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Navigating turbulent times in the aviation industry

How secure, easy remote access helps keep Eurowings flying

Navigating turbulent times in the aviation industry
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Flying isn’t easy. Managing flight operations requires airlines to stay on top of a range of complex and frequently changing factors, such as crew changes, weather disruptions, and aircraft availability. Since the COVID-19 pandemic, managing flight operations has become even more complex as pandemic-related lockdowns clipped the wings of the aviation sector and led to many staffers shifting to home-based work.

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While there were fewer flights to manage, operations planning now depended on a variety of non-corporate computing environments with varying bandwidth quality and reliability. Like every airline, Eurowings must keep its planes and passengers flying safely and on schedule. With a fleet of more than 130 aircraft, the low-cost German-based carrier—part of the Lufthansa Group—employs approximately 300 staff members to manage flight operations. Prior to the pandemic, Eurowings was exploring a new technology solution to enable remote access to its employees. When the pandemic hit, the airline knew it had to prioritize remote access—despite frozen IT budgets—and quickly put in place a new remote-access solution.

Where the old system had run on central servers in Eurowings’ data center, the company adopted a new cloud-based system that solved the previous problems related specifically to system administration, security, and remote sessions for home-based workers.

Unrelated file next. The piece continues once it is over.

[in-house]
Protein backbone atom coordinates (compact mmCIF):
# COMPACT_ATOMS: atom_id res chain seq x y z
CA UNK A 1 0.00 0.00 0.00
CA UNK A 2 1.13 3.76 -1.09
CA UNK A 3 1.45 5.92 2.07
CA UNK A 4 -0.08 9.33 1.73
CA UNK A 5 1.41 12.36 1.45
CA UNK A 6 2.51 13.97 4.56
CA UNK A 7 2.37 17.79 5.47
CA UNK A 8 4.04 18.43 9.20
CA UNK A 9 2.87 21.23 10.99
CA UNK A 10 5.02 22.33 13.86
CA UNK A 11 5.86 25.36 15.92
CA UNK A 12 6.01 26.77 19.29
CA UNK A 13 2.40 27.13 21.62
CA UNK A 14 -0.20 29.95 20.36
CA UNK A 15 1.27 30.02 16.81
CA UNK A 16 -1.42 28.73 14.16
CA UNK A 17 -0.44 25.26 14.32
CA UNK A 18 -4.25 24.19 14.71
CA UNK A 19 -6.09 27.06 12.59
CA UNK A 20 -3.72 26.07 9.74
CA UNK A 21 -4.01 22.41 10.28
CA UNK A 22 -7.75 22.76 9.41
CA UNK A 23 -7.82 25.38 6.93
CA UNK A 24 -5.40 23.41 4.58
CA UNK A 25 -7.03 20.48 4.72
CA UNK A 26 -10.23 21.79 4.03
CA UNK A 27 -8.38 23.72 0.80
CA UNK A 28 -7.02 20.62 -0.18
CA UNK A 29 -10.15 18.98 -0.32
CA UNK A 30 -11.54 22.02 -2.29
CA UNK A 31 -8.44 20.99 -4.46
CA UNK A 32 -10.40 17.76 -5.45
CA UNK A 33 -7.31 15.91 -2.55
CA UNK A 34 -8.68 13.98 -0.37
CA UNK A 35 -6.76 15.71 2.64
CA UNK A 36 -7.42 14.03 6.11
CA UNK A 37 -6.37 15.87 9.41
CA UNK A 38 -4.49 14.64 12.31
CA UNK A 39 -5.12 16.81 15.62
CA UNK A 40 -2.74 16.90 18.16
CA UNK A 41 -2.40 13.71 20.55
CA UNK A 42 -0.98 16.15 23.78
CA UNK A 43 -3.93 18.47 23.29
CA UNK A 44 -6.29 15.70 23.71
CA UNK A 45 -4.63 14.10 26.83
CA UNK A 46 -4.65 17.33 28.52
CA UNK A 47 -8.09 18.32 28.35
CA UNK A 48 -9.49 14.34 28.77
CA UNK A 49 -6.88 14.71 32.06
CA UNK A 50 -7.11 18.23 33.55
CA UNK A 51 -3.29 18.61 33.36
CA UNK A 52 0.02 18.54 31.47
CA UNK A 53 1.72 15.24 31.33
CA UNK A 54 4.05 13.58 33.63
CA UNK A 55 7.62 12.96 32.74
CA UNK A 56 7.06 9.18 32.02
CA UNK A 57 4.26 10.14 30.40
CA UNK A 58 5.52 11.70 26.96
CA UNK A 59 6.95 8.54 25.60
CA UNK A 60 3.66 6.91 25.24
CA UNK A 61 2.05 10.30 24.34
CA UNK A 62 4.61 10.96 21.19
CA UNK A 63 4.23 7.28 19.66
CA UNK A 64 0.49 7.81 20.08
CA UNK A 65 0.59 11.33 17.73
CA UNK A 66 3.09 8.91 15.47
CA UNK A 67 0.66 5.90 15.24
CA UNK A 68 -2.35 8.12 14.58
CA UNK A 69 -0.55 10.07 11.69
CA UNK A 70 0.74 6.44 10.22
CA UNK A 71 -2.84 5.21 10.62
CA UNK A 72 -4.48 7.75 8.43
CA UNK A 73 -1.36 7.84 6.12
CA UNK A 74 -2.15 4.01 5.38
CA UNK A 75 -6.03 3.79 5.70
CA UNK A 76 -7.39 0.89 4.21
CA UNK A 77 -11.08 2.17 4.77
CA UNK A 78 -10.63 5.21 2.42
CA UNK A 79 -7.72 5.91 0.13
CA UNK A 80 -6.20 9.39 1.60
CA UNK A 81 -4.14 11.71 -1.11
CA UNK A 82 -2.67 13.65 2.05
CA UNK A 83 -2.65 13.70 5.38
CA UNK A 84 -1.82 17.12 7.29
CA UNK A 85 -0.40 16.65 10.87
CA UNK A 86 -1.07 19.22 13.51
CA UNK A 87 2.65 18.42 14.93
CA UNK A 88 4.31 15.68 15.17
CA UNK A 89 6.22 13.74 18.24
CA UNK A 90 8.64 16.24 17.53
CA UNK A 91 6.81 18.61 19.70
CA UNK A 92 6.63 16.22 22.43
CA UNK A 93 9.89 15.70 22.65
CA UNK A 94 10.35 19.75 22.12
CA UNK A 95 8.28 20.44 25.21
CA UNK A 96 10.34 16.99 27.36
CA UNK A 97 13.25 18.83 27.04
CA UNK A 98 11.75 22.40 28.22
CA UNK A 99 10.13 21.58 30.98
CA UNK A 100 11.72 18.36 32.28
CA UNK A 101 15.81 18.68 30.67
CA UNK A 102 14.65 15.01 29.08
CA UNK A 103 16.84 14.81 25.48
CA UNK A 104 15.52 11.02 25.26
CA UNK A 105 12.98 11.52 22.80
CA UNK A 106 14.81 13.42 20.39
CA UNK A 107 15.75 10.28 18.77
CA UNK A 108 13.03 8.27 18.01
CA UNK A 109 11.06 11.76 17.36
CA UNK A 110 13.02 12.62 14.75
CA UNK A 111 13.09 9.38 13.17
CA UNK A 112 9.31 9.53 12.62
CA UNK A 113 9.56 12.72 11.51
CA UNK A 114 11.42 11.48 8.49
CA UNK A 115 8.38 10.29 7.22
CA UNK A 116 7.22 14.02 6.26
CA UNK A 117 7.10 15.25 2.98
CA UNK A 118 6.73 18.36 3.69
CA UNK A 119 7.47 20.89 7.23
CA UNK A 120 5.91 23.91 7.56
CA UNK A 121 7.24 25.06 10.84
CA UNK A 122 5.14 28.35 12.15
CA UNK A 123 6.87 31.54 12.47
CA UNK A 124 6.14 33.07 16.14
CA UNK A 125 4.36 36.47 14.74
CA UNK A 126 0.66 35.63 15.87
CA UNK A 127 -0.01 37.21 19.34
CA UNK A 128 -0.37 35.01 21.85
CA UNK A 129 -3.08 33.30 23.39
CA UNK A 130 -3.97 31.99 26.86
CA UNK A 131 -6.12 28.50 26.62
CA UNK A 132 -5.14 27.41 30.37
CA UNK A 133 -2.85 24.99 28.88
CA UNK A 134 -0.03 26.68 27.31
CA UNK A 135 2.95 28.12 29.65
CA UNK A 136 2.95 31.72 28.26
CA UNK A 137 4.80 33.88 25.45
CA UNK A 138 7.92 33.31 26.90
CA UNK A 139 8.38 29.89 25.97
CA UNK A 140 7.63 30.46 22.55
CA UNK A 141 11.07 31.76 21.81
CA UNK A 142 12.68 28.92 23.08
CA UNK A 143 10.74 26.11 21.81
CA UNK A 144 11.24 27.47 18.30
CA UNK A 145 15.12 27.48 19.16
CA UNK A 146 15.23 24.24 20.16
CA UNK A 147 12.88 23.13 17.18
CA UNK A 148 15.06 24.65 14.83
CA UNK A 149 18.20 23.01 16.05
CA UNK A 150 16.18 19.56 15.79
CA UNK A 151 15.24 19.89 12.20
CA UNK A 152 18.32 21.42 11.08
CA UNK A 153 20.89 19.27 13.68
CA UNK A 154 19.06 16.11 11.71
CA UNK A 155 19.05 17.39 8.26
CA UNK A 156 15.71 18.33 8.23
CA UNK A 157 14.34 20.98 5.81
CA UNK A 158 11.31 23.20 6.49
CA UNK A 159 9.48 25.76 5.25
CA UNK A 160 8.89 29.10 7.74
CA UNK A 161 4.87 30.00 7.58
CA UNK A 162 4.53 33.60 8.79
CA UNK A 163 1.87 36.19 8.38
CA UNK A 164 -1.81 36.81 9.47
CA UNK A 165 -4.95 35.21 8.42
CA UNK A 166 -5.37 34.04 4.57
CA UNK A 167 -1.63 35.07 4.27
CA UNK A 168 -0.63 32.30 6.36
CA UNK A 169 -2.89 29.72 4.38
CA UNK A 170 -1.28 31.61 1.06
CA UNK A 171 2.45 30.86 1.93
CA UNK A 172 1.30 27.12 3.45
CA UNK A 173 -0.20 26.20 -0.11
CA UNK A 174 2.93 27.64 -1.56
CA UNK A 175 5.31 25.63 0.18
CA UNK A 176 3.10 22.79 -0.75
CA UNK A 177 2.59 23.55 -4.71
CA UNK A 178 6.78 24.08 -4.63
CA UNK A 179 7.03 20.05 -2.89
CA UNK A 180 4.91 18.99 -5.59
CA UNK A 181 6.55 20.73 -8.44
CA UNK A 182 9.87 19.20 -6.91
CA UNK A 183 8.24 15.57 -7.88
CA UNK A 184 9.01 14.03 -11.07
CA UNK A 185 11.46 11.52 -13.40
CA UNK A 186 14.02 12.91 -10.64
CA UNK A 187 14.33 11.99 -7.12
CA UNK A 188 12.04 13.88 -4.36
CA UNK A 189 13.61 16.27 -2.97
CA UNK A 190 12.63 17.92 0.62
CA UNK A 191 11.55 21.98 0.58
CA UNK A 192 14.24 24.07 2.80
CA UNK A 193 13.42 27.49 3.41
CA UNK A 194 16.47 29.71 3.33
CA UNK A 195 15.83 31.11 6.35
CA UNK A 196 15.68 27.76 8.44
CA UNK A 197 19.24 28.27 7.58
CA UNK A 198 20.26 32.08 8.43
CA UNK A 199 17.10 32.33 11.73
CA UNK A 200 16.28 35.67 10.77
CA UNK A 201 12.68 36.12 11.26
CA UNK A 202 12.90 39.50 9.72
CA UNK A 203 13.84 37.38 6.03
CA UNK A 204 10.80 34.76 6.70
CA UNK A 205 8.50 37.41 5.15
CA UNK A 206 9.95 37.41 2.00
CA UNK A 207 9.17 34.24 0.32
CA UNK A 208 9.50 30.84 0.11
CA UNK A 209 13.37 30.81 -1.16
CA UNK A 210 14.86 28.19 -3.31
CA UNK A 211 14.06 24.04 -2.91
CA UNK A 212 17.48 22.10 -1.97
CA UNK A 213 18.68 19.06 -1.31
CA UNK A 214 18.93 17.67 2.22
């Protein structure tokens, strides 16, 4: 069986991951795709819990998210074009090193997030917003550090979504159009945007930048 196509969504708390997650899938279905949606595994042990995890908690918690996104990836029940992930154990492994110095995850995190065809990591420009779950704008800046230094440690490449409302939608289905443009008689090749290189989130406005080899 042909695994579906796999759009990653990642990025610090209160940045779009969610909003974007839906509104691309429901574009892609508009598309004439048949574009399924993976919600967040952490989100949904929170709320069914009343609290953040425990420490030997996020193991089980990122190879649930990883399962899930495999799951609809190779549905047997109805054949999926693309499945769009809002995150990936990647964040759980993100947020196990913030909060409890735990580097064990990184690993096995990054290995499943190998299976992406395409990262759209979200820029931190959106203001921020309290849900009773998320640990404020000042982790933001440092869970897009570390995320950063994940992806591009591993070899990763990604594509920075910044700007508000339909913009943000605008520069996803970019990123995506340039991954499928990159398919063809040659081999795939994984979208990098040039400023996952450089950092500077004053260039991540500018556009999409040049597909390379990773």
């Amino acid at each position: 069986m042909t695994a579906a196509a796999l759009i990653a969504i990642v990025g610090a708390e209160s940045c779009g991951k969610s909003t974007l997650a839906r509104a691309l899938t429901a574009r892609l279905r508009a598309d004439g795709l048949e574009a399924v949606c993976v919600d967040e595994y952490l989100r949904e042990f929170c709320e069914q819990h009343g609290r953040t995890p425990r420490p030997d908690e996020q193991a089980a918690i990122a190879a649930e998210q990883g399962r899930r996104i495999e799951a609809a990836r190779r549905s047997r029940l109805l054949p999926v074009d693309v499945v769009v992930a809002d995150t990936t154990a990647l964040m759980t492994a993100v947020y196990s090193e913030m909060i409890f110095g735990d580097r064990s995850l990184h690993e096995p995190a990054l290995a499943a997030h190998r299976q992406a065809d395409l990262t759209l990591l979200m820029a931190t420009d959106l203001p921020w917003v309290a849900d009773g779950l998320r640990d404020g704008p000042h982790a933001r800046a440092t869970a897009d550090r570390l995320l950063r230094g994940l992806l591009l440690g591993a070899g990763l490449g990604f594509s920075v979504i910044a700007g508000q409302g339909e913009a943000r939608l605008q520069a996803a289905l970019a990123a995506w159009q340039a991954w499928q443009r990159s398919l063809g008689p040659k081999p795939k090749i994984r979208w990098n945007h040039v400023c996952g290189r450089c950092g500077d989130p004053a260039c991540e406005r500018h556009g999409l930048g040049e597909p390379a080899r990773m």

Through a browser-based solution, home-based Eurowings employees are now assured of fast remote access to the data and high-resolution graphical displays they need to plan and manage flights. The solution provides strong security through network encryption and support for employee logins and verification. Temperamental home Wi-Fi and bandwidth issues are resolved through innovative data-compression technology, and the entire system can be centrally managed, making it easy for IT staff to watch for problems and help solve users’ issues remotely.

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“What we’ve learned in the past 12 months is taking nothing for granted. Things changed constantly, sometimes on a weekly basis, and so flexibility was and is key,” says Uwe Kohlmetz, head of flight OPS IT, Eurowings. “The solution helps us by supporting one of our most critical applications and providing measures to support our internal customers, fix incidents, and react to new challenges that arise because of the pandemic. And it gives us the flexibility to do that from home, from our offices in Cologne, or, if needed, basically from everywhere in the world.”

While helping employees work more efficiently, the solution has also reduced support overhead and delays for aircraft operations.

“Flight planning is critical for the aviation industry, and this solution is proving to be the single, stable, and secure solution, rich in the functionality that we needed,” says Andreas Buxot, expert flight operation application, Eurowings. “Our users are very happy.”

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As more flights resume and global travel restrictions keep evolving during the pandemic, the new system has made it easier for employees to react quickly to changing conditions, whether that involves reinstating or altering routes, shifting crews, adjusting ground services or other tasks.

Eurowings is an OpenText customer. Read more here.